Savannah Event Calendar

Fall Savannah Vacation – Click Here

Personal Itinerary Assistance

Autumn in Savannah is the traditional season for giving thanks. Called the living museum, Savannah showcases grateful living every day through true southern hospitality and mannerly people — helping to tell its captivating stories, history, architecture, and artful living. Click here for fascinating things to do in Savannahduring September, October, November and December.

Travel reviews point to historic Savannah’s top-tier appeal — “World’s Best City” – Travel + Leisure Magazine, July 2011; “Best US Vacations – U.S News & World Report, June 2011; “Top 10 Destination in the US in 2011” – Lonely Planet Travel Guides, March 2011; “America’s Best Cities for Coffee” – Travel + Leisure Magazine, February 2011; “One of  America’s Favorite Cities” – Travel + Leisure Magazine, December 2010; “A Top Ten U.S. City” – Conde Nast Traveler Magazine, November 2010; “Savannah’s River Street: America’s Coolest River Walks” – Travel + Leisure Magazine, September 2010; “USA’s Best Ice Cream Parlors: Leopold’s Ice Cream Shoppe” – USA Today, August 2010; “Top 25 Arts Destinations” – American Style Magazine, June 2010; “Travelers Choice Destination” – TripAdvisor.com, May, 2010; “Top 10 Romance Destinations in the U.S.” – TripAdvisor.com, May, 2010; “Top 10 Culture and Sightseeing Destination in the U.S.” -TripAdvisor.com, April, 2010; “Most Romantic Getaways” – US Airways Magazine, February, 2010; “Top Romantic Southern Escapes” – Southern Living Magazine, January, 2010 … and the list continues over the years!

The Savannah Conventions and Visitor’s Bureau points to richly diverse Savannah stories — The Walking CityThe Garden CityThe Inn CityThe Dining City and The Festival City where The Arts Are Alive!

Winter Savannah Vacation – Click Here

Personal Itinerary Assistance

A genteel, holiday mood prevails amid the slower pace and saltwater fishing. Lyricist, record executive and singer Johnny Mercer praised his hometown, bringing Savannah attention from New York City and Hollywood.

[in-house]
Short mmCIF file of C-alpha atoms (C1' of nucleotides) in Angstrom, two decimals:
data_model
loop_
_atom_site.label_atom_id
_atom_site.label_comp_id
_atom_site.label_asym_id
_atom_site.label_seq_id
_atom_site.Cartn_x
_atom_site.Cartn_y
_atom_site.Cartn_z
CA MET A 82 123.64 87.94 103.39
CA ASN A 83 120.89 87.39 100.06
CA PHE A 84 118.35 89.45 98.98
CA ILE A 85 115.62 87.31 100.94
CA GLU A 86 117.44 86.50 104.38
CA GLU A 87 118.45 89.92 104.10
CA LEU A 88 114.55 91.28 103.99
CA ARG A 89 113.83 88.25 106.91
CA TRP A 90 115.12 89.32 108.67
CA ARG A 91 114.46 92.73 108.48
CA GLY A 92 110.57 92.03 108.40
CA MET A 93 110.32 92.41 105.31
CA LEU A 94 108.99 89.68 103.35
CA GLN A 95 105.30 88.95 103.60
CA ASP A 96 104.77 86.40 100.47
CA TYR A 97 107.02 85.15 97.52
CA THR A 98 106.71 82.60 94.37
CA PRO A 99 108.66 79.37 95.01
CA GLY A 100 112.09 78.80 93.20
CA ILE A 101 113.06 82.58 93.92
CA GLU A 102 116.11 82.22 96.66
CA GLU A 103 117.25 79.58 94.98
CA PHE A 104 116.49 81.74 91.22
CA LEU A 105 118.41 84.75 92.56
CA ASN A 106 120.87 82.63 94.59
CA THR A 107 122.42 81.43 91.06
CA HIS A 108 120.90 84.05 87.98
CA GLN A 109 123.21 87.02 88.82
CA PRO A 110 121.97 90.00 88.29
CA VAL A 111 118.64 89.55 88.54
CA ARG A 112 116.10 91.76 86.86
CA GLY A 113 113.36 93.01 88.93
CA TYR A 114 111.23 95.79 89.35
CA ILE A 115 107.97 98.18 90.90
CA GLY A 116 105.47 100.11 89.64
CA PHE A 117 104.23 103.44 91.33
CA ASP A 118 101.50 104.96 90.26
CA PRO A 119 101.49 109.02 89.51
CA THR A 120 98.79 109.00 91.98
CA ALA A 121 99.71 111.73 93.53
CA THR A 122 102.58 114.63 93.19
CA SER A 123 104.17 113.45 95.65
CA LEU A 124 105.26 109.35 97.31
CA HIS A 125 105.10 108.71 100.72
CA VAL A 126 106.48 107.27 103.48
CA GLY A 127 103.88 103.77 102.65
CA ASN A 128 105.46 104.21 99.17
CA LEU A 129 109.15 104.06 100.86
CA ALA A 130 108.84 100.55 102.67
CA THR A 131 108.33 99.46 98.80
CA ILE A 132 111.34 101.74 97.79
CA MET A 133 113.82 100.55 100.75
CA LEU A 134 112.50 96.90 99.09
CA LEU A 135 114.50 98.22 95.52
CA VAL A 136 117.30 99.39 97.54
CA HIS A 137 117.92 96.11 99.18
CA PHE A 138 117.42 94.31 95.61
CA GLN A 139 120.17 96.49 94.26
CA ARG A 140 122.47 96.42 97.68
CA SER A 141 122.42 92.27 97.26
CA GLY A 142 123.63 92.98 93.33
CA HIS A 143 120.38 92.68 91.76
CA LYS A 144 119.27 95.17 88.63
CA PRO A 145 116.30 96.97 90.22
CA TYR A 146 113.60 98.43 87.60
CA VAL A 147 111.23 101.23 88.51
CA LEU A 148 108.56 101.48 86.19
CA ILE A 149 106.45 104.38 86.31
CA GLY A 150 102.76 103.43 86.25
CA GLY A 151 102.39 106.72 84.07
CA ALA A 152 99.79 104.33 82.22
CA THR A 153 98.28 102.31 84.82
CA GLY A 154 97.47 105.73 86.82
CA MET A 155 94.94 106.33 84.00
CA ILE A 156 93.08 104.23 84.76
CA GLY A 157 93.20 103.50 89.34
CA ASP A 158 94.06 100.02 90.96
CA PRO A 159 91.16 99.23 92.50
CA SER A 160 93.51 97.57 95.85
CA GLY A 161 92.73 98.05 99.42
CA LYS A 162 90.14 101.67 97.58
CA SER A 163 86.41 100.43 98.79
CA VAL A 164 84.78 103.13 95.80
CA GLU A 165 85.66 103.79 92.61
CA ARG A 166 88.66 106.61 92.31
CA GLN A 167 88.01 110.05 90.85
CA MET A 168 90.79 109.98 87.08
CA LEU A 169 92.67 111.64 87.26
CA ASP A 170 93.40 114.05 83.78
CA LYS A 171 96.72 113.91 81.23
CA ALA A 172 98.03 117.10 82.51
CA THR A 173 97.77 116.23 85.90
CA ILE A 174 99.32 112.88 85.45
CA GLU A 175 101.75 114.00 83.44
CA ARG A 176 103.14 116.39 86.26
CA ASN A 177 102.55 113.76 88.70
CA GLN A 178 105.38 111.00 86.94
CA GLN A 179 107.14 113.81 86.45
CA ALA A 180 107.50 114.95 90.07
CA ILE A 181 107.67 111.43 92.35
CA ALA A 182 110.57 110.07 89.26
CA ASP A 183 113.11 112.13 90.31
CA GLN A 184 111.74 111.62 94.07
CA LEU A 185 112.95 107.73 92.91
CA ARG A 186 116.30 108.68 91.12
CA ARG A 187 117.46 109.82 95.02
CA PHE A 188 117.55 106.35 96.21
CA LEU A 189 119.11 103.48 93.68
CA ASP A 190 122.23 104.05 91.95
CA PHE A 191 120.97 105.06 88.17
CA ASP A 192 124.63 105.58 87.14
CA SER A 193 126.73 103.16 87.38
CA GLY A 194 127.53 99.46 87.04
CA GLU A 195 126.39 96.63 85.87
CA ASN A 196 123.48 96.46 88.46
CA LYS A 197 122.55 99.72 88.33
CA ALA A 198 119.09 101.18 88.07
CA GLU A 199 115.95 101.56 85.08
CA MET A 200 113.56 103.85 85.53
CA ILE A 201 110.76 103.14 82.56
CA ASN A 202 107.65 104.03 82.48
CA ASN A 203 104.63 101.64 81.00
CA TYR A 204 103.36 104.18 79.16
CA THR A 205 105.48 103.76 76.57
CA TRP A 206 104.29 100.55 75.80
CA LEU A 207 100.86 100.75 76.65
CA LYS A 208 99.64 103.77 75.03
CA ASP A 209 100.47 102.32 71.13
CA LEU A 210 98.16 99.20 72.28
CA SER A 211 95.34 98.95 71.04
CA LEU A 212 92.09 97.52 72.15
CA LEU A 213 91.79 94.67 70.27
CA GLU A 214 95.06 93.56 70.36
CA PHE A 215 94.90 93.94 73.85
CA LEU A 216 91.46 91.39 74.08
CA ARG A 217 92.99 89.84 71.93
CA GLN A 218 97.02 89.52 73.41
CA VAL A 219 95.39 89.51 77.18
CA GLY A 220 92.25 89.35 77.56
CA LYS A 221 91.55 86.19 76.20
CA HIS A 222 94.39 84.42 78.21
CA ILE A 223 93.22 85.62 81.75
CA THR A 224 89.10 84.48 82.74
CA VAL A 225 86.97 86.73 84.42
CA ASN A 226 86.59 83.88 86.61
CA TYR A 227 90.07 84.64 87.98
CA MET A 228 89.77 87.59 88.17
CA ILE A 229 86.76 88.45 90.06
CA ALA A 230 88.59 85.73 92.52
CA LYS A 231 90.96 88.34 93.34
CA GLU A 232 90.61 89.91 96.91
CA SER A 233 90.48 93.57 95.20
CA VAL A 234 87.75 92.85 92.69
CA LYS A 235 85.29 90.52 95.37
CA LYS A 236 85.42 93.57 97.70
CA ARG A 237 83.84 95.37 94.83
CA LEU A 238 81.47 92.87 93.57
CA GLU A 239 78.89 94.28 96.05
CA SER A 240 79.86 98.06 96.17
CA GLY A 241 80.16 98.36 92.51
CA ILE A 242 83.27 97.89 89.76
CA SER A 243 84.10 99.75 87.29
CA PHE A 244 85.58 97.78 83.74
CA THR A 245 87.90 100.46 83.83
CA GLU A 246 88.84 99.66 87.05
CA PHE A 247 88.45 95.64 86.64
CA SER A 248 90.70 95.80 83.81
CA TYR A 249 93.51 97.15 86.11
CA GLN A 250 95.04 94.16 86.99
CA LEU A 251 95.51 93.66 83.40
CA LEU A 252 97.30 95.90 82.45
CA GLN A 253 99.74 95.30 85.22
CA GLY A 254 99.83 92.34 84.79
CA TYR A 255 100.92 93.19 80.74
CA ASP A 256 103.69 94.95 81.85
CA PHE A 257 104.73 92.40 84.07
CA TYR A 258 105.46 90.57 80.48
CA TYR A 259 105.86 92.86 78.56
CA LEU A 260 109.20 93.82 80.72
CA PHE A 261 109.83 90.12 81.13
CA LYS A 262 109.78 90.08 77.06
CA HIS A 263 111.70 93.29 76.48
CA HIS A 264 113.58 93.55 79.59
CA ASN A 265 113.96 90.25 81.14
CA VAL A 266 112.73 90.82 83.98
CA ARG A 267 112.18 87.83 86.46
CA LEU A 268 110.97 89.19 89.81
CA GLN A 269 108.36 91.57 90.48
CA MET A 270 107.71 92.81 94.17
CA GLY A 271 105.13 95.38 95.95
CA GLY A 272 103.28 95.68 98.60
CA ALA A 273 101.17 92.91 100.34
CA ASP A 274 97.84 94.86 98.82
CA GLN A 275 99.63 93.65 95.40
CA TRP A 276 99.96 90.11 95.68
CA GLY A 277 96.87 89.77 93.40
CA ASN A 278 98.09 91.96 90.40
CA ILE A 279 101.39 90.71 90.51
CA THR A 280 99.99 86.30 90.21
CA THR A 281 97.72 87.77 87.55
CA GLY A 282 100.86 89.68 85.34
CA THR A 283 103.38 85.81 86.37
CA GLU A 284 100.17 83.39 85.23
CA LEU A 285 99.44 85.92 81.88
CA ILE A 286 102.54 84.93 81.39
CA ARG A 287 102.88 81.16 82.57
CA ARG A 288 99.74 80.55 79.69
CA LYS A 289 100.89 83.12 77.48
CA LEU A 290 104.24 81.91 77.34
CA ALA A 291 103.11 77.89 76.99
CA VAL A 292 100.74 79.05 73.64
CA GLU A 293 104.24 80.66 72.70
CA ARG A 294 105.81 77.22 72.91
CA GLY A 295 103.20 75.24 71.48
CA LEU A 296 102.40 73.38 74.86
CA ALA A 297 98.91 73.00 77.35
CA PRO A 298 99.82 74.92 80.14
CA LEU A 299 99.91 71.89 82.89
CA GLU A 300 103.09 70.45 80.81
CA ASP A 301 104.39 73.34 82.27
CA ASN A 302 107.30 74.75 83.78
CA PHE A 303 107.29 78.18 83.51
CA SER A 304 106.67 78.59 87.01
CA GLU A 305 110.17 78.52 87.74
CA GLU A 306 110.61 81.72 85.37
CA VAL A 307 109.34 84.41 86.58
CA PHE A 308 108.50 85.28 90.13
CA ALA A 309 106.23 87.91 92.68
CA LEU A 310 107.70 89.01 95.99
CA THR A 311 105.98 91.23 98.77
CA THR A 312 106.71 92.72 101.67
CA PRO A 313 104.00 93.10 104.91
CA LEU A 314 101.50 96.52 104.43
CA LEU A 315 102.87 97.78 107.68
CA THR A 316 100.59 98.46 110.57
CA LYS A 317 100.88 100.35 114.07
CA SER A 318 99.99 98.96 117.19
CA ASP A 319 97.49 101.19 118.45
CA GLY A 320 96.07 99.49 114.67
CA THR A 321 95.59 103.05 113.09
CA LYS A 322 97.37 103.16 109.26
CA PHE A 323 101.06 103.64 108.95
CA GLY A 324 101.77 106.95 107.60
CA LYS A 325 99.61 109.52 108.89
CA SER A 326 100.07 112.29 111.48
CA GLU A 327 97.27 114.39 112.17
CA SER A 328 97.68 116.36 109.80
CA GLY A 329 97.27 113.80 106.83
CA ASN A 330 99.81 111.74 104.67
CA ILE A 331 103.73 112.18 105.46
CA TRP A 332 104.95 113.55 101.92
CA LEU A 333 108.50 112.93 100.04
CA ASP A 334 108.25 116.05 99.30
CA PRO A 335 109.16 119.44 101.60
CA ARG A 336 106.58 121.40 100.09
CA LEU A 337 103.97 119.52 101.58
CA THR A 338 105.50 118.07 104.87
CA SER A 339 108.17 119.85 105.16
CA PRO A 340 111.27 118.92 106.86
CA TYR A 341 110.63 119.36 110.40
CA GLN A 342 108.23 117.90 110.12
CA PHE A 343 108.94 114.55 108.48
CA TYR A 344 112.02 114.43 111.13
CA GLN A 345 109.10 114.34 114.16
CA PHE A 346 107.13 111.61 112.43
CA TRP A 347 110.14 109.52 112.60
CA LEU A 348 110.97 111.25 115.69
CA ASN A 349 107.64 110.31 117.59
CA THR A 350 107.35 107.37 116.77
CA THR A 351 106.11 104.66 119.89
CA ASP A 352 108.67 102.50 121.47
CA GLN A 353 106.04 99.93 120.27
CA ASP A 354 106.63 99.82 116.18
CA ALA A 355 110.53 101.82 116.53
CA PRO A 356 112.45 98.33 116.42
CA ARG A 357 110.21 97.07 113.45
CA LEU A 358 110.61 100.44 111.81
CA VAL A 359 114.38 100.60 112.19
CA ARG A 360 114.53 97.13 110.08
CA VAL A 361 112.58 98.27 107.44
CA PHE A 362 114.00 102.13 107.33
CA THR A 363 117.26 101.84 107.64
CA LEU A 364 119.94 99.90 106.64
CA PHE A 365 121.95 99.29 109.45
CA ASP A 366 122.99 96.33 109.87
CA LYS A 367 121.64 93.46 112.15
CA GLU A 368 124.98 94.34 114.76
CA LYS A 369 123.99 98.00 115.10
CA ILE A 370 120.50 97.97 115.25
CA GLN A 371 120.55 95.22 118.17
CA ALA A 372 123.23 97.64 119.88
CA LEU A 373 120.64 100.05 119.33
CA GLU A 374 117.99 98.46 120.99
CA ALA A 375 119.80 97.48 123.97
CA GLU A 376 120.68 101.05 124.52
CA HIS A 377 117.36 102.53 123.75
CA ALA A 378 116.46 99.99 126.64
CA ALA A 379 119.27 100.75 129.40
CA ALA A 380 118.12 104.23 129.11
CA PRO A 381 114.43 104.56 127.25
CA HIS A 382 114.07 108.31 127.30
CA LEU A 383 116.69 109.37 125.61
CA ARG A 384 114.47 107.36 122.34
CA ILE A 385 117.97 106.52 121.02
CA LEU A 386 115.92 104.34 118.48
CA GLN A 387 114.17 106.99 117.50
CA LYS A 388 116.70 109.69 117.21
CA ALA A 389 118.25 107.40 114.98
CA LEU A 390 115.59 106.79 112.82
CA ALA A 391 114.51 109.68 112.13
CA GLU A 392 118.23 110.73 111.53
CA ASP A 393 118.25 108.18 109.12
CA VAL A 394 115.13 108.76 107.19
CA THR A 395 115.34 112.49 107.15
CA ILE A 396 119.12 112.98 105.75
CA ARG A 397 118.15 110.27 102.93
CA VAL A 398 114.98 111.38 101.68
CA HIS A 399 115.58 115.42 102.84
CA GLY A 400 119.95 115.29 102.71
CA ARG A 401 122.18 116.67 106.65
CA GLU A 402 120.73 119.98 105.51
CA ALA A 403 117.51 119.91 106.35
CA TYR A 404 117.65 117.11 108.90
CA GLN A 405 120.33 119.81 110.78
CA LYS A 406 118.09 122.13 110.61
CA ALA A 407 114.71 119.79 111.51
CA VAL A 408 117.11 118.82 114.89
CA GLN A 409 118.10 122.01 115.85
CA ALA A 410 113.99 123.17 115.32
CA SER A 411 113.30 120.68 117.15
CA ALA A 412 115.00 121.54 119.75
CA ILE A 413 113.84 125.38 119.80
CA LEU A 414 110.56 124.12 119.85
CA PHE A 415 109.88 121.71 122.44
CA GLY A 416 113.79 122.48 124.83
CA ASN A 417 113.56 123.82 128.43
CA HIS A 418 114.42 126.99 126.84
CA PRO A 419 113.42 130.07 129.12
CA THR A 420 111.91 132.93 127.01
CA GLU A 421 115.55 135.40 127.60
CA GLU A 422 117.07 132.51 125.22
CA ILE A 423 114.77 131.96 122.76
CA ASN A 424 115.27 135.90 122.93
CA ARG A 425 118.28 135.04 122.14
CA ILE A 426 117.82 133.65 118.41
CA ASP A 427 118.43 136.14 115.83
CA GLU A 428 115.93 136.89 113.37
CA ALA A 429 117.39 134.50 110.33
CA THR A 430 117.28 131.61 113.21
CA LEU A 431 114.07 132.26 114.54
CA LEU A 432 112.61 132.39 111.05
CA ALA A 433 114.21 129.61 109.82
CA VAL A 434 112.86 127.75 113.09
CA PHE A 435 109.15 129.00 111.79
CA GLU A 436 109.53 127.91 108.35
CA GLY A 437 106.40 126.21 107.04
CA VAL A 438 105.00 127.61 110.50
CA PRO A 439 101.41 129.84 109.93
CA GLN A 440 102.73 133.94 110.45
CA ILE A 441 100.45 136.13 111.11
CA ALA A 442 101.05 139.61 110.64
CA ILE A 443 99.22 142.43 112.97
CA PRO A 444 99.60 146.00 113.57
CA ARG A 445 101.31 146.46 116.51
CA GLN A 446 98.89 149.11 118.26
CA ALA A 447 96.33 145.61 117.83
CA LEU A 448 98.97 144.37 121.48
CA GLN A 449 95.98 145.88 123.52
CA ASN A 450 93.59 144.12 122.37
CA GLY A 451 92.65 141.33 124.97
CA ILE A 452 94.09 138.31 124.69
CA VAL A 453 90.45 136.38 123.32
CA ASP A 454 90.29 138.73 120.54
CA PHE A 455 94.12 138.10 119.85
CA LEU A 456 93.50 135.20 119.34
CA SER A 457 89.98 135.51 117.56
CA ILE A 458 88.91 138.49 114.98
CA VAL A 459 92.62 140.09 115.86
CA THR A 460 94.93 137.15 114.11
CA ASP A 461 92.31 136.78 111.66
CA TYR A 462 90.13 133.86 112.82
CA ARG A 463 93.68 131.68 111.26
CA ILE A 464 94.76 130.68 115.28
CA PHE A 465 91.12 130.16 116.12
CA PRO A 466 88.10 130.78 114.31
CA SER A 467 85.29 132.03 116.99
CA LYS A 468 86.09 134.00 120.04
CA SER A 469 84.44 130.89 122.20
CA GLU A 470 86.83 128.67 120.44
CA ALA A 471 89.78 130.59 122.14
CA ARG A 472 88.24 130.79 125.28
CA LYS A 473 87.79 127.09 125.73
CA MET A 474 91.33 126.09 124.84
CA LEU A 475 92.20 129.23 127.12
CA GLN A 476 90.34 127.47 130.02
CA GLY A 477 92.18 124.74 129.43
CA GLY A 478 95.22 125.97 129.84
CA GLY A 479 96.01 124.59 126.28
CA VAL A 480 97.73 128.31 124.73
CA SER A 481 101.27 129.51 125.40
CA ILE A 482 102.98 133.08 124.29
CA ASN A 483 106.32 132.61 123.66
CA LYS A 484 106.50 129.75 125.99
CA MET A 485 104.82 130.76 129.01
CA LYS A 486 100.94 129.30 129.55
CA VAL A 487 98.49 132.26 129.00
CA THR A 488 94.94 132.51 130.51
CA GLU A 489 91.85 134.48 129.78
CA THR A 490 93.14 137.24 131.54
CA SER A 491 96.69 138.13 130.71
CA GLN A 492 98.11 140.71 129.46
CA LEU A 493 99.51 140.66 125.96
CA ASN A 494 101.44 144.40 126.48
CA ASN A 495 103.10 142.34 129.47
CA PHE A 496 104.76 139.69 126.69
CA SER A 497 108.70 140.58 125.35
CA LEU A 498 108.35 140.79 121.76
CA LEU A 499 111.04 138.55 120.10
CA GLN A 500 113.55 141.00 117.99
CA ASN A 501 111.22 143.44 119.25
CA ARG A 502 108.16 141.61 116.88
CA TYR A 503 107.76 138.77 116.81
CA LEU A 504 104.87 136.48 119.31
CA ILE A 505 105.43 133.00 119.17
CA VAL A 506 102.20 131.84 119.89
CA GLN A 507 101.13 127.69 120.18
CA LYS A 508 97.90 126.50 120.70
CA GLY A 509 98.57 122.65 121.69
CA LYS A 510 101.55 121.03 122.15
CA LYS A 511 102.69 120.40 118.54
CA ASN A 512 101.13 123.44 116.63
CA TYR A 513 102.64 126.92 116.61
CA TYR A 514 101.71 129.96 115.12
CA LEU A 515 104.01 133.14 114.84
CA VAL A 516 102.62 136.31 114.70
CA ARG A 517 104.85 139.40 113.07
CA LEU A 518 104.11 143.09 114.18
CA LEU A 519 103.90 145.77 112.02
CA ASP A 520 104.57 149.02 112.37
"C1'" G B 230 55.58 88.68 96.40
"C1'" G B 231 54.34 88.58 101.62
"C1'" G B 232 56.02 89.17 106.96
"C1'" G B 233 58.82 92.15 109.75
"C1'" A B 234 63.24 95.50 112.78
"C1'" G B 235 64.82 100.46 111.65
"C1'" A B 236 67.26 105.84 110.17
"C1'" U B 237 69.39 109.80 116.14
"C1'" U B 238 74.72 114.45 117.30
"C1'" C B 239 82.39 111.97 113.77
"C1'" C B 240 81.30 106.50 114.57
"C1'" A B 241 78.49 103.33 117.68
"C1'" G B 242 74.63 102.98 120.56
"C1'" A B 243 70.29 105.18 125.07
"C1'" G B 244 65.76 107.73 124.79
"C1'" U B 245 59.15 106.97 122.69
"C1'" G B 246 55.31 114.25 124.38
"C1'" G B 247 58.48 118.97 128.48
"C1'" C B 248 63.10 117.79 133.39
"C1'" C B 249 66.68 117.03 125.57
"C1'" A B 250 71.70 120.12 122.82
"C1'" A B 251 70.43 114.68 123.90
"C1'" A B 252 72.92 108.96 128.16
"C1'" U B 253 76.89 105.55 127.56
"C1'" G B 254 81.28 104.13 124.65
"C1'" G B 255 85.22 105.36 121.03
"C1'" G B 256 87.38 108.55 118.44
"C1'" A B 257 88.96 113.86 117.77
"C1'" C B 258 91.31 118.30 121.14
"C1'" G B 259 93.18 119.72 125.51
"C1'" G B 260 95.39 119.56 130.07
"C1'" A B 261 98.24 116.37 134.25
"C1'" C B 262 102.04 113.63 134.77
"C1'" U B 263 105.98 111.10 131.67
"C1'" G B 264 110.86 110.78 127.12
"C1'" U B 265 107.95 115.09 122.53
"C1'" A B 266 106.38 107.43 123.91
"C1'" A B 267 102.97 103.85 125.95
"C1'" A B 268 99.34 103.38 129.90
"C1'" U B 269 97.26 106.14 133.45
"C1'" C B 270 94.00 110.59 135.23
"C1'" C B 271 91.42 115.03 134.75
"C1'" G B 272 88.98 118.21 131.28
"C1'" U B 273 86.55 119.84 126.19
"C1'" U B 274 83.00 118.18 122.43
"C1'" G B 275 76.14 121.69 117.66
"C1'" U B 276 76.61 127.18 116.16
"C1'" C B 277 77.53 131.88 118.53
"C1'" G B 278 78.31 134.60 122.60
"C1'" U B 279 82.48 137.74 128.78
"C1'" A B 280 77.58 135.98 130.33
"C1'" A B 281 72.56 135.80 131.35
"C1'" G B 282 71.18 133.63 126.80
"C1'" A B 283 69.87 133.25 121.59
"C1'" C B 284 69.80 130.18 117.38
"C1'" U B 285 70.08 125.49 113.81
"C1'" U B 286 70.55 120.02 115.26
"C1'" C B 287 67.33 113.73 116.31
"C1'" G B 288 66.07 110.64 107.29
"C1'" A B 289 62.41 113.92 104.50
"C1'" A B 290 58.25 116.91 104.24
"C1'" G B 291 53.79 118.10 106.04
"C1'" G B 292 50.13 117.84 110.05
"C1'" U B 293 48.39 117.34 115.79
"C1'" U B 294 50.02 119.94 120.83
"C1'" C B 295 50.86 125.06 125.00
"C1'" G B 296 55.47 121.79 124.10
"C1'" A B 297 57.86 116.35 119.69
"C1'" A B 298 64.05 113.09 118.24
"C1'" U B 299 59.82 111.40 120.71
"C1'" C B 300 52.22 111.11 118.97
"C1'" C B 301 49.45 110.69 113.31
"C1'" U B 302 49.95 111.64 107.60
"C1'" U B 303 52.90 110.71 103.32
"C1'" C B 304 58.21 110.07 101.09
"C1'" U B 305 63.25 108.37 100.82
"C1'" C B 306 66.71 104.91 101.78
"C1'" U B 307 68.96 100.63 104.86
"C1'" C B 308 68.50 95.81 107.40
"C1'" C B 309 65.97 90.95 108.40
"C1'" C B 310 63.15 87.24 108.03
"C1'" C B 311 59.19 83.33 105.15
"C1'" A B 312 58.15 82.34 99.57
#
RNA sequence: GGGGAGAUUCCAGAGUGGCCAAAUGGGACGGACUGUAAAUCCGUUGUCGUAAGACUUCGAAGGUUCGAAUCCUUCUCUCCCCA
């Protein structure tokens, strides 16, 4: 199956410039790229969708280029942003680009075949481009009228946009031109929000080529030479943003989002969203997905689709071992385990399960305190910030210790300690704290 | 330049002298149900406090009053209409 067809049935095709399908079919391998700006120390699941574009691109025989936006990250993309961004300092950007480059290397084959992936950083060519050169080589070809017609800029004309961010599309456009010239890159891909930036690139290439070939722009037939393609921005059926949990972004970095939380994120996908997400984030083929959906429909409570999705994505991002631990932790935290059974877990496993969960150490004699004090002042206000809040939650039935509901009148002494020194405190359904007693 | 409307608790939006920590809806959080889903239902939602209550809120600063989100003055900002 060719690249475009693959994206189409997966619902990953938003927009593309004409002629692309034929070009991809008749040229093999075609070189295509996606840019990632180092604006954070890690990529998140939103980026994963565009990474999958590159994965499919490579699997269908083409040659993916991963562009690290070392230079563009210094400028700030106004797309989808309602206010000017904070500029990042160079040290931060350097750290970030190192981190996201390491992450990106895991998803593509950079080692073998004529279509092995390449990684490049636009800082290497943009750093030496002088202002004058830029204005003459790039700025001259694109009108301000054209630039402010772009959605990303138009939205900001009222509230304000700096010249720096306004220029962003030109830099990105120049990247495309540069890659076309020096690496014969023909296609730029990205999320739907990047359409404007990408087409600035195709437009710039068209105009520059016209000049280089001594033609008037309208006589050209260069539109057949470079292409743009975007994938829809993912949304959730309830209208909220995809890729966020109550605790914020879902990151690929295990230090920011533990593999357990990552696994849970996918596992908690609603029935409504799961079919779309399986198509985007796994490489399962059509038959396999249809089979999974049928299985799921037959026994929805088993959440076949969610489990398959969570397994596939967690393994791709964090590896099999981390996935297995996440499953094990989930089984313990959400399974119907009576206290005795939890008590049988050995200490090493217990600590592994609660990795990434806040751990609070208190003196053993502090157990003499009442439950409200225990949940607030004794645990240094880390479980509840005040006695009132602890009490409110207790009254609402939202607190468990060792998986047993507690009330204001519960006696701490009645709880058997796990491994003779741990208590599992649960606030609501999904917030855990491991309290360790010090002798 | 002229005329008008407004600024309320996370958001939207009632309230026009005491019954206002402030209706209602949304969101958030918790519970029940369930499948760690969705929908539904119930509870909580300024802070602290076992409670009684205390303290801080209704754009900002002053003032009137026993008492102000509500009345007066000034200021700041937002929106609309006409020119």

“Sunshine and blue skies met him,” wrote Time magazine of Savannah in December 1933 for President Hoover’s visit, reiterating that the culturally rich, friendly Savannah also has no snow! Practical, long vacation weekends are grand times for an unforgettableChristmas (December) and New Year (January).

A Little Known Fact: President Theodore Roosevelt wrote of his mother, Mittie Bulloch Roosevelt from Savannah: “…sweet, gracious, beautiful Southern woman, a delightful companion and beloved by everybody.” Mittie was Eleanor Roosevelt’s grandmother.

Spring Savannah Vacation – Click Here

Personal Itinerary Assistance

Our beautiful port city offers a rich tapestry of guided tours, river cruises and carriage rides that highlight Savannah’s commitment to a genteel society … past and present. Bring your walking shoes to explore Savannah’s wonderland of flowers forEaster (April), Savannah Music Festival (March-April) andSavannah Tour of Homes and Gardens (March).

A Little Known Fact: U.S. President Franklin Delano Roosevelt visited Savannah in 1933. He rode down Bull Street to Forsyth Park in route to giving a speech at Grayson Stadium. In route the bells of St. John’s Church pealed out “America.”

Summer Vacation in Savannah – Click Here

Personal Itinerary Assistance

We embrace Savannahian Johnny Mercer’s admonition –Accentuate the Positive. Enjoy a cool and cultured Savannah™ with visits to chilly art galleries, mansion museums, and chilling places laced with refreshment and Savannah nostalgia –Leopold’s Ice CreamCafé GelatOhhh! (named best of the road by Rand McNally) for freshly frozen Italian gelato in City Market,Harris Baking Co. for the Harris family’s famous Regency Salad, and Planters Tavern in the Olde Pink House.  More summer things to do in Savannah are July 4th fireworks on the Riverfront and Savannah Theatre’s LIVE musical show.

A Little Known Fact: On June 24, 1885, President Woodrow Wilson married Ellen Axson Wilson at the Independent Presbyterian Church (1890). In the movie, Forrest Gump, the opening feather scene showcases the church steeple overlooking Chippewa Square where Forrest sat on a park bench with his box of chocolates.